What's Next in Ole Miss Mascot Change Process?

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The Commercial Appeal (Memphis, Tennessee)


OXFORD — It's been a week since Ole Miss declared the landshark was in as its on-field mascot and Rebel the Bear was out.

With that announcement came some questions. Questions which Michael Thompson, Ole Miss' senior athletic director for communications and marketing, provided some answers to.

Before moving onto the landshark, what happened to the Rebel the Bear uniform? Was it thrown in the trash? Burned? Kept in hiding?

"It'll be in archive," Thompson said.

What, and where, exactly is archive?

"It's a secret place at an undisclosed location," he explained. "We have a lot of things there. I think one of (Johnny Vaught's) old desks is there. Sort of relics."

The university's athletic department is in charge of designing and developing the new mascot, which won't be unveiled until before the 2018 season. The first step in that creation is getting the right people in the room and making sure they're all on the same page.

Thompson said he'll assemble a "landshark launch team" of eight-to-12 people and the group will have its first meeting next week.

"You have to take people who are going to wear this and former mascots, you have to get their opinion," Thompson said. "Because you don't want to make something that doesn't work for what it is intended to do.

"It's not just a Halloween costume. There's a lot of form and function to it. I met briefly with some of the mascots yesterday and one of the questions that was asked was, 'Are we going to have hands?' That's an interesting question that you just don't think about when you're not in that world."

There are also different ways Ole Miss can go with its mascot. Is it supposed to be more Disney-like and cartoonish, sort of like Rebel the Bear was? Or is it going to be an athletic mascot that does stunts, which would require a lighter suit, similar to some NBA mascots?

Once that's decided, Thompson said, it'll take the design and go from there.

"It can go in a million different directions," Thompson said. "We're going to make sure it goes in the right direction, that's the key. In a strategic direction."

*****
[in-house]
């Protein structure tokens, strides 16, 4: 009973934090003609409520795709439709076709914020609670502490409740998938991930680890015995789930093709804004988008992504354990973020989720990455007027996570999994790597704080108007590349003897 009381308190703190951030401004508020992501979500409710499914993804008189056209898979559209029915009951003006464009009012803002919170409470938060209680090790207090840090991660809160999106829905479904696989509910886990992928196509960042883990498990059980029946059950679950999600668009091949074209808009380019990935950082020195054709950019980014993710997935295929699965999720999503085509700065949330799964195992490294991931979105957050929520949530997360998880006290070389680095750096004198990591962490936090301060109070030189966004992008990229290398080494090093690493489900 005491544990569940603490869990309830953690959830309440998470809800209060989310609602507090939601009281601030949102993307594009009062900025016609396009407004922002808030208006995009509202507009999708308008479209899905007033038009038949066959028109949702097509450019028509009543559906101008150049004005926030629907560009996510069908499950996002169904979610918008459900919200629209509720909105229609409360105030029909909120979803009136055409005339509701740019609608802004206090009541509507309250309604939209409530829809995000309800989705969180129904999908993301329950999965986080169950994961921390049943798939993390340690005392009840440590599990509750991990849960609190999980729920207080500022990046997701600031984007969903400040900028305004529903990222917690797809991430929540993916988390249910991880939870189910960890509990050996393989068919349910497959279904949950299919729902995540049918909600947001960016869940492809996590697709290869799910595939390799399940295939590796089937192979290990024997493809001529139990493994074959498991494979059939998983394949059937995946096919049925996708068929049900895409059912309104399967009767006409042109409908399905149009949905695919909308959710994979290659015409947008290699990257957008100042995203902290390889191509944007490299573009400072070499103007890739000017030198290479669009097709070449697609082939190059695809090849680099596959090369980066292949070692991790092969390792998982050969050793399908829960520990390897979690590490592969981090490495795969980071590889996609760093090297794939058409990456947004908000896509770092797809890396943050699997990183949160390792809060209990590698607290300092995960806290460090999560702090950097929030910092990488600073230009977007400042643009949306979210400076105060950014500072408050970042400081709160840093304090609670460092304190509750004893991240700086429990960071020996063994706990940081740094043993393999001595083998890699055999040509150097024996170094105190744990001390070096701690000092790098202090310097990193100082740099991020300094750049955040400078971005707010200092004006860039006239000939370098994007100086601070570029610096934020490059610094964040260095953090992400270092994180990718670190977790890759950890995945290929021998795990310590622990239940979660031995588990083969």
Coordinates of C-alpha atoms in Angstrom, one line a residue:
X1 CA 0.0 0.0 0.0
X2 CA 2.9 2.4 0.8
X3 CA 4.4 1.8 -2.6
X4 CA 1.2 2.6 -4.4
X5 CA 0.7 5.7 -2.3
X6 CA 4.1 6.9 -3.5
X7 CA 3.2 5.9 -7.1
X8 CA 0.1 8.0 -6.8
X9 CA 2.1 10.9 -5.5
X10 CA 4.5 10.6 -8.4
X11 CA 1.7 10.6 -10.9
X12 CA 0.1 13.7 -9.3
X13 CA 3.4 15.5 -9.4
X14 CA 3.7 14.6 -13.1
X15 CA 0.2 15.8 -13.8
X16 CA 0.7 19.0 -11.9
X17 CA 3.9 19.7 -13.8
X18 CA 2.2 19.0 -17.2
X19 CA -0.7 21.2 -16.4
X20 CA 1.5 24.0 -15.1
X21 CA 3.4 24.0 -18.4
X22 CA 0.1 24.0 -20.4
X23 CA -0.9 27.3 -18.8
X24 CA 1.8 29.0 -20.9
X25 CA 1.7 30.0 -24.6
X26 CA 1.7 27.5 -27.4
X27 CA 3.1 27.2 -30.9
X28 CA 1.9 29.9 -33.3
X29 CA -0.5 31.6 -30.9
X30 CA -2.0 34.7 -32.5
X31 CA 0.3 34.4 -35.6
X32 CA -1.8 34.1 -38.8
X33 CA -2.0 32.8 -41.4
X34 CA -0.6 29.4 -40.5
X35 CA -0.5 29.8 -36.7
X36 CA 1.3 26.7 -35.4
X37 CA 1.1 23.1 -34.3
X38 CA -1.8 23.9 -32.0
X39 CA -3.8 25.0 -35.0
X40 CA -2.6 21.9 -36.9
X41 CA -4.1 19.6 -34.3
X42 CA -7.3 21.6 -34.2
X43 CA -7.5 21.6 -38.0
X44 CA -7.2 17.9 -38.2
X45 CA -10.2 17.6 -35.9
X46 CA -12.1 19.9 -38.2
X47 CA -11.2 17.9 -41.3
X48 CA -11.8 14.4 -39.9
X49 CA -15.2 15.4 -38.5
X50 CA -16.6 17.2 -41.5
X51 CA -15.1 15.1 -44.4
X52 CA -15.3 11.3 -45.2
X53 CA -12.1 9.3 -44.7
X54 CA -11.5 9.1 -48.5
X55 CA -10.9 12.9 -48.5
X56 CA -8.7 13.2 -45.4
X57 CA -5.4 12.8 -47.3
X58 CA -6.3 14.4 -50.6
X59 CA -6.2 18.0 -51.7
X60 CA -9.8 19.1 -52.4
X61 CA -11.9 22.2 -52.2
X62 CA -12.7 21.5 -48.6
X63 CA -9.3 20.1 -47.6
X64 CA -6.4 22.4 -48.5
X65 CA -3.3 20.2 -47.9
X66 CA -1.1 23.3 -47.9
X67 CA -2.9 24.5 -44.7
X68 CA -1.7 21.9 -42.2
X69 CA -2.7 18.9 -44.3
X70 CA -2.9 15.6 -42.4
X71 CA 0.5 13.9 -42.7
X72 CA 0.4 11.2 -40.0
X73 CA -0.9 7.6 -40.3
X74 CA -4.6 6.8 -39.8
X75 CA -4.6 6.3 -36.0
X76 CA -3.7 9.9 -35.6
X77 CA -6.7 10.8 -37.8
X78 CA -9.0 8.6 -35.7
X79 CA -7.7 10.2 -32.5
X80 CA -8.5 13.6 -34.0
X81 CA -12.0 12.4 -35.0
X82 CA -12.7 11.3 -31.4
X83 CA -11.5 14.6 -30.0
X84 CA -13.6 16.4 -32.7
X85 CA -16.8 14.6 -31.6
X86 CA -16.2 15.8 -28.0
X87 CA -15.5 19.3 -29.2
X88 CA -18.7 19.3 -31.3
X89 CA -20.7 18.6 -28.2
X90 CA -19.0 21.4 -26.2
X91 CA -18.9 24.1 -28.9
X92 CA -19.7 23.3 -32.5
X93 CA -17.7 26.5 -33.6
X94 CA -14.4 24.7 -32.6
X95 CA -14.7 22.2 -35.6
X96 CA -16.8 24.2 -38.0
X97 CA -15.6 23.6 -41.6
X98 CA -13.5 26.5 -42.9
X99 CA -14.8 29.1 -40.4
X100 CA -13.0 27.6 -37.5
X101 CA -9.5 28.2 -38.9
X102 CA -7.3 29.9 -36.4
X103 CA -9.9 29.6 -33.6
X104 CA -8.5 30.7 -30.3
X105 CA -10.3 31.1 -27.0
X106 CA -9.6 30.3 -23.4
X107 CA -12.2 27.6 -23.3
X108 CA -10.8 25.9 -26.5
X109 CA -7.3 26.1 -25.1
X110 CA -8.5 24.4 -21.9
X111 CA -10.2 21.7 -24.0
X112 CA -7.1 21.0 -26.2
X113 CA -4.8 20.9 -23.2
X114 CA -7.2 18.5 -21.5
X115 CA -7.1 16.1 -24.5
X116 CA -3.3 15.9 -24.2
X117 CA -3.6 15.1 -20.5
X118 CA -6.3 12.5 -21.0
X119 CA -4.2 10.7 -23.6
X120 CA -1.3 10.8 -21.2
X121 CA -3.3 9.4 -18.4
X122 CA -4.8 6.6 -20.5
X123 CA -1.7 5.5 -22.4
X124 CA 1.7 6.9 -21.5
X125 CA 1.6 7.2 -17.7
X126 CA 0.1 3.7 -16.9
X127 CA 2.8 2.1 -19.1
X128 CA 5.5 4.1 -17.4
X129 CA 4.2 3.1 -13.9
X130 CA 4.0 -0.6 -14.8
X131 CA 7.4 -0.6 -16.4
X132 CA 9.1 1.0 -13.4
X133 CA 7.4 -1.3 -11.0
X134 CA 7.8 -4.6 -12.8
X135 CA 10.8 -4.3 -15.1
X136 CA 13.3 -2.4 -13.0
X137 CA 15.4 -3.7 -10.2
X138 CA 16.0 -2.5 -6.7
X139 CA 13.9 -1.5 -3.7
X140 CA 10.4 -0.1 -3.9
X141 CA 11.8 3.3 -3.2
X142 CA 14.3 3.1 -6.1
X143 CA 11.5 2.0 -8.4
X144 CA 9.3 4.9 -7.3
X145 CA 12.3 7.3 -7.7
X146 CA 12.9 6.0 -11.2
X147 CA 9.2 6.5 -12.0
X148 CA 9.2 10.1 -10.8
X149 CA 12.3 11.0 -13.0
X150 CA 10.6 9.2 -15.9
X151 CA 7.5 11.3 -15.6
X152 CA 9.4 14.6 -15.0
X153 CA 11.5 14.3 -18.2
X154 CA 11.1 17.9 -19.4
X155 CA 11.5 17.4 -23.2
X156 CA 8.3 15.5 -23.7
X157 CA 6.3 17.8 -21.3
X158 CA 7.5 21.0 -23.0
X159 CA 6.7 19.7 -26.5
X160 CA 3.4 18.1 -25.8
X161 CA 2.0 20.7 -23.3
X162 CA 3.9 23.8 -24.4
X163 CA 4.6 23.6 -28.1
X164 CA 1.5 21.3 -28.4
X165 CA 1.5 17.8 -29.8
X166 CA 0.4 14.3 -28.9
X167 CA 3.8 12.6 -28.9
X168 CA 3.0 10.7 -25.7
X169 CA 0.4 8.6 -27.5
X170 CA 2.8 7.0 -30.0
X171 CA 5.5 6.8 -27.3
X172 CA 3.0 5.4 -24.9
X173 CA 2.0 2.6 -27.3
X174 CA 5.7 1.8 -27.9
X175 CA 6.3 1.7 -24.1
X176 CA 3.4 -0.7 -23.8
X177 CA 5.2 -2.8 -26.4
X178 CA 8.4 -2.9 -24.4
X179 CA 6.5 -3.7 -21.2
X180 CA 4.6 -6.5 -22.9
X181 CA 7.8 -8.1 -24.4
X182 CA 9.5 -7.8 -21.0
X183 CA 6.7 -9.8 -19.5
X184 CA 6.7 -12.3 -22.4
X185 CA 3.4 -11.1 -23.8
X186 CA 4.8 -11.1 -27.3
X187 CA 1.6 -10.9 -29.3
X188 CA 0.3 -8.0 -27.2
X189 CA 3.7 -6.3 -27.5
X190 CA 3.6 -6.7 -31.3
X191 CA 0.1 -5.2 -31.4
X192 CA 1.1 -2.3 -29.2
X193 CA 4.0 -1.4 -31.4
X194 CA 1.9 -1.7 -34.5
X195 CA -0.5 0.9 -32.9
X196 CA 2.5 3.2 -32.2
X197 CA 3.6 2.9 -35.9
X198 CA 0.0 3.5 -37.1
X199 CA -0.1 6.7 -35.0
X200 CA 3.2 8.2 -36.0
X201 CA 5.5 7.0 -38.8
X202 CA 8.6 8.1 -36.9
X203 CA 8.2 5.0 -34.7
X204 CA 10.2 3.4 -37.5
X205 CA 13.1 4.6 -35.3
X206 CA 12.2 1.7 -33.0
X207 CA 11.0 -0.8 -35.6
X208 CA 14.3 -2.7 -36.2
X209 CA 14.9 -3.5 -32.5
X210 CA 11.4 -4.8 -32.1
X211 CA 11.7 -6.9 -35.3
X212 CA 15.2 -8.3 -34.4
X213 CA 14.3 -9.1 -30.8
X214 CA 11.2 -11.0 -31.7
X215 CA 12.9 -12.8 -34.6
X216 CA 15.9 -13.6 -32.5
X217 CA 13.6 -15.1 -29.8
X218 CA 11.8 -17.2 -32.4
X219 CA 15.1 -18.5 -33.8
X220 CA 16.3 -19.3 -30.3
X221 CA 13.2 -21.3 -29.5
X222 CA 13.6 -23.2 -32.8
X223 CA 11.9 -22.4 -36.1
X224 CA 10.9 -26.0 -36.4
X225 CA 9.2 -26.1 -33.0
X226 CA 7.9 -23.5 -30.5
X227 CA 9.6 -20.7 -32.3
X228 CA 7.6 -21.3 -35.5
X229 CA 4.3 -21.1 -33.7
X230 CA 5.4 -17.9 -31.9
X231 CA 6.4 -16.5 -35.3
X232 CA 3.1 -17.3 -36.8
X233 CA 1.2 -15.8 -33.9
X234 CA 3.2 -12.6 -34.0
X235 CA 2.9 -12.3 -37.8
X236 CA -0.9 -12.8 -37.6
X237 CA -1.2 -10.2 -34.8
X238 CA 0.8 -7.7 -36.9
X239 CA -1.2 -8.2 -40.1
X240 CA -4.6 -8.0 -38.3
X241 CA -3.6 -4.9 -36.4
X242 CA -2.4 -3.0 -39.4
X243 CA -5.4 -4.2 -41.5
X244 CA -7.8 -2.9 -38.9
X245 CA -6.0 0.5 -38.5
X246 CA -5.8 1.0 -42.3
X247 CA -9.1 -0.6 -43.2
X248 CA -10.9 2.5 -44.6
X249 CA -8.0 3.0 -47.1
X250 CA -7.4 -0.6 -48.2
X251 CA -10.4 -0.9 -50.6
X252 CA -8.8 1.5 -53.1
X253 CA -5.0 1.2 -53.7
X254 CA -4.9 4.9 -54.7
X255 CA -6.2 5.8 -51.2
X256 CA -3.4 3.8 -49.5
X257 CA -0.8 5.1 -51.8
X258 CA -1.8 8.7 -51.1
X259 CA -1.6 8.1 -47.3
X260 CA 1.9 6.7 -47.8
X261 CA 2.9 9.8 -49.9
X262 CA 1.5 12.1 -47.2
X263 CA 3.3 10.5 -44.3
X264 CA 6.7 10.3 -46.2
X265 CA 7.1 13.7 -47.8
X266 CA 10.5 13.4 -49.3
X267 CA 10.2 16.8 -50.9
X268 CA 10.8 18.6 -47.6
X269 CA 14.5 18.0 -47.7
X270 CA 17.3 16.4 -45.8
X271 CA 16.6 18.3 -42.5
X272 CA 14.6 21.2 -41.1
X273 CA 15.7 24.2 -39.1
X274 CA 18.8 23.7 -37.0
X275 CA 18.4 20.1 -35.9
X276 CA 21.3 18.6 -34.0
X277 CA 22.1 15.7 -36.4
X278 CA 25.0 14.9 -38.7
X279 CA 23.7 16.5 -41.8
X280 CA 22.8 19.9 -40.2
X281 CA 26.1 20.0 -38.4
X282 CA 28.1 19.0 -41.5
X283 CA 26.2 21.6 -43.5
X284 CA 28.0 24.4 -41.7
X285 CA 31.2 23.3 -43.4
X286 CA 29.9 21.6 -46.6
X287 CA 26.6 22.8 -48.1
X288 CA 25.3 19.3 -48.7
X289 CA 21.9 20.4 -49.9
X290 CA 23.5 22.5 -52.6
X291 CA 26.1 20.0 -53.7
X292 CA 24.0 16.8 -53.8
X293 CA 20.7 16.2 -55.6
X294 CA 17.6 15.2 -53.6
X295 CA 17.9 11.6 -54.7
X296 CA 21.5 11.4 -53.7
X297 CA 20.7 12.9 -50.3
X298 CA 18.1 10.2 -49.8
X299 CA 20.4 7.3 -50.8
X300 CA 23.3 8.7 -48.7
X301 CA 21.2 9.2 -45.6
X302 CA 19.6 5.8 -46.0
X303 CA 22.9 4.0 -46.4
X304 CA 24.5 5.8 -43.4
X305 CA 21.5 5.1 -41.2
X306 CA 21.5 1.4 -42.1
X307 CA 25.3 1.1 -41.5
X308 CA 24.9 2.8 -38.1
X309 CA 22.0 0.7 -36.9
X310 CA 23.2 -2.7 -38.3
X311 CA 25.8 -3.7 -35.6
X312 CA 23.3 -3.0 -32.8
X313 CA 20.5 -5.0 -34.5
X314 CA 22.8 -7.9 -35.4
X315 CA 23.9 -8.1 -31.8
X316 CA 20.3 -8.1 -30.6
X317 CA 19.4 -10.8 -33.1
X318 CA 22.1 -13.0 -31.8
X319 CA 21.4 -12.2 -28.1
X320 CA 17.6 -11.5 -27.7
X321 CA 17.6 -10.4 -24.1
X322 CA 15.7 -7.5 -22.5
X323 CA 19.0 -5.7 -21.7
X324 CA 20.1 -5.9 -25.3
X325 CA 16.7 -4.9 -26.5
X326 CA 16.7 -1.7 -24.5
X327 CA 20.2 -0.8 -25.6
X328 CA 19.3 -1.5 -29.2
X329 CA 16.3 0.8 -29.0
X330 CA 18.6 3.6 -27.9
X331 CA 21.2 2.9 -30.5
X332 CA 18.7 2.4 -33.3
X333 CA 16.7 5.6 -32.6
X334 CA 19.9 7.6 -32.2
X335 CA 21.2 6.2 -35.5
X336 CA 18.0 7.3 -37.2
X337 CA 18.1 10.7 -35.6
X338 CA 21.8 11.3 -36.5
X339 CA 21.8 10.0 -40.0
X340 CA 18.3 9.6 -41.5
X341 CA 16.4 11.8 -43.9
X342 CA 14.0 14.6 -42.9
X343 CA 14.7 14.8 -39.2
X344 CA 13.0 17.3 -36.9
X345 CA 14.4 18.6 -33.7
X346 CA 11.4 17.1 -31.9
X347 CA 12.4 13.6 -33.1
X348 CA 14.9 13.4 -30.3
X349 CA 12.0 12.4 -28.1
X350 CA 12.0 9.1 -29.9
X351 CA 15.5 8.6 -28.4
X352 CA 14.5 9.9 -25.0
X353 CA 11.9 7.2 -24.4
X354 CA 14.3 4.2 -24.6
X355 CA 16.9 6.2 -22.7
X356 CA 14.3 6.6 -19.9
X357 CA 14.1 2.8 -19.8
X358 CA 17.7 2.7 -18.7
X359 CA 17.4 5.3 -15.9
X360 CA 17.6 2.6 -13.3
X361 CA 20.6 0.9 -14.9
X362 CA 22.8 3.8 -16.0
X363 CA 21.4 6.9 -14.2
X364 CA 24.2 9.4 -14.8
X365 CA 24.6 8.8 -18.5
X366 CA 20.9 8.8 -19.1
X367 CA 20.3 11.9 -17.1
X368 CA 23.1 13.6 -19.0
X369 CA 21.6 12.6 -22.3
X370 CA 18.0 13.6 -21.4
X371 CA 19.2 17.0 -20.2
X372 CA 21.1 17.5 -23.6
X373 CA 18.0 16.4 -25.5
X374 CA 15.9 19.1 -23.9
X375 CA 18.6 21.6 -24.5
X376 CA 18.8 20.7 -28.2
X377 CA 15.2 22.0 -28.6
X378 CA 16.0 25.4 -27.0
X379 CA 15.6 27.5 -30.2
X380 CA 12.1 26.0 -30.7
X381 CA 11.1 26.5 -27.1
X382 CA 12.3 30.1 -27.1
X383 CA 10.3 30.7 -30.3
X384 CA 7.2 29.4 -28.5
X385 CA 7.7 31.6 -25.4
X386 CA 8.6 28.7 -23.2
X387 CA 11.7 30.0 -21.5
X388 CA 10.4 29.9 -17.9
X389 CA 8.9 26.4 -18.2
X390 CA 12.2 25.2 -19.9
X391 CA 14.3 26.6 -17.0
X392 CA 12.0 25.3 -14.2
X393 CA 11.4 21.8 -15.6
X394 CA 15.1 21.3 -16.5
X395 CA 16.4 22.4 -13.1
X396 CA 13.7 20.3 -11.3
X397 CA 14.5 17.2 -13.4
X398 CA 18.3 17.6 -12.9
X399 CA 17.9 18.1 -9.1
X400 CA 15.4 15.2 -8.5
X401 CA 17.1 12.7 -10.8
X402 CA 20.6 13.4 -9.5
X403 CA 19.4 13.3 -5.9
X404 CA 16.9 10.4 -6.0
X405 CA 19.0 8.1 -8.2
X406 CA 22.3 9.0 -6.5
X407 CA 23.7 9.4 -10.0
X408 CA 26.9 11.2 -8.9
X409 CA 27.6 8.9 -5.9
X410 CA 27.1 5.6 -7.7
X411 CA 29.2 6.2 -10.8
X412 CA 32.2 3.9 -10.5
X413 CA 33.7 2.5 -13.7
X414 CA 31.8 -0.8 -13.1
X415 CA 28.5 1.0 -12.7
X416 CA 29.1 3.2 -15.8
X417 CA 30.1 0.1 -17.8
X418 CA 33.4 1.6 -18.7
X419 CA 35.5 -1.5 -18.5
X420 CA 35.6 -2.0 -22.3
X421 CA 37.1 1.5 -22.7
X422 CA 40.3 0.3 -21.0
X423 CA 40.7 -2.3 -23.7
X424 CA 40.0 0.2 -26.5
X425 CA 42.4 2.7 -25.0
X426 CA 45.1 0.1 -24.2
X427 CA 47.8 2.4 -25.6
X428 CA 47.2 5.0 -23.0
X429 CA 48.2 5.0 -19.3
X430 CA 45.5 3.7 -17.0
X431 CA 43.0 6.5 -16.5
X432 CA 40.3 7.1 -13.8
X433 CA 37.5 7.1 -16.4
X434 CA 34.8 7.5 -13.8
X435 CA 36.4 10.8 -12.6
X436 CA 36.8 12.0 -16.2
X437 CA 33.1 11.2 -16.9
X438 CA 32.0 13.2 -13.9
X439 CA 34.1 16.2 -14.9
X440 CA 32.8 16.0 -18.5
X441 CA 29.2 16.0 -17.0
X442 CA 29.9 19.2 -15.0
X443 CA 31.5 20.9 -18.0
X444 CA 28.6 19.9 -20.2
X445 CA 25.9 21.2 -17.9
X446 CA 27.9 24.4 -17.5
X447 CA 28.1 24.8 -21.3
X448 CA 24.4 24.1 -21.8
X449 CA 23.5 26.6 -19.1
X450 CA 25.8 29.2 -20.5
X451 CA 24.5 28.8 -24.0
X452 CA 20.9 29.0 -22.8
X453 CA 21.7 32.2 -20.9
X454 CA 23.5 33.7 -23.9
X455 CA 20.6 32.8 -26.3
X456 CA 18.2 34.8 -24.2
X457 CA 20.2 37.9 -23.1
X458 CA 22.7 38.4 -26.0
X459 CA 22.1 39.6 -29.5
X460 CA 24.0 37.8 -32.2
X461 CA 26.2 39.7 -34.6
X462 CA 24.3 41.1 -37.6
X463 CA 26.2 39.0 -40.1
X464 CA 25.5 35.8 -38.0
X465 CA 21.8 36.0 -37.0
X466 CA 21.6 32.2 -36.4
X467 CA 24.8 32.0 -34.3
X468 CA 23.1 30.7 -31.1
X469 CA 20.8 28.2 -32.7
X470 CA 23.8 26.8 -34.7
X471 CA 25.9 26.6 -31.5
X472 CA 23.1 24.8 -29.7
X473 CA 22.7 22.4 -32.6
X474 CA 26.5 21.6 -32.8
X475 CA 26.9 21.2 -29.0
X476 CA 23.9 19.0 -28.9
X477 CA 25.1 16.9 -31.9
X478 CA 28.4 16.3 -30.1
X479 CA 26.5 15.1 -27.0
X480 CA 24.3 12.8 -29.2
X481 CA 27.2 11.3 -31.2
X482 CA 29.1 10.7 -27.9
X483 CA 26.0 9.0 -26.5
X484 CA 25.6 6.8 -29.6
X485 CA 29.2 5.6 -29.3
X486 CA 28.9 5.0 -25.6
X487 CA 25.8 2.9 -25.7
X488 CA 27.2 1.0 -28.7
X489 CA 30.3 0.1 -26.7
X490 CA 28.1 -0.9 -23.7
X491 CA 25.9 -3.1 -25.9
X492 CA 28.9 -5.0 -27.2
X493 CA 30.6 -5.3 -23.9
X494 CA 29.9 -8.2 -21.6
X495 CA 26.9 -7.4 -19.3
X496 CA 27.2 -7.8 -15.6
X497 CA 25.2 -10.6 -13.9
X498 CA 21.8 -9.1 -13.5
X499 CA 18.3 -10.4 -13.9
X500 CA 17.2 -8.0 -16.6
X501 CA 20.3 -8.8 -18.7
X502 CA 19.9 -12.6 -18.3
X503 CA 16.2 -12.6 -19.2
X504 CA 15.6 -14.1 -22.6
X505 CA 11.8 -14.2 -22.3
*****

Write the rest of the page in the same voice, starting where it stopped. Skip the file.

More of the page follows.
What about the mascots? Not the uniforms, but the people who dress up in them. When the landshark was adopted as the mascot, Rebel the Bear's "retirement" was announced effective immediately.

So Ole Miss will be without an on-field, or on-court, mascot for a few months. The people behind mascots will work on other crowd and cheer things.

As for how they're handling the transition?

"They're awesome," Thompson said. "They've been through a lot. When you think about it, a change like this is a big deal."

Along with the mascots, others likely to be involved in the creation process are those who are impacted by the change, such as the cheer squad, production and creative teams, marketing.

There's also the merchandise component to this too. There will have to be the development of officially licensed trademarks, which will supplement the current "fins up" and landshark licensing program Ole Miss already has.

"There are a lot of things at play," Thompson said. "You have everything from literally a costume, which is a lot more sophisticated than people think. It's a pretty intense process. We'll probably do some design here, some base design here then bring in somebody, a company that manufactures these type of things. It has to be a functional thing, it's not just a flat piece of artwork."

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October 21, 2017


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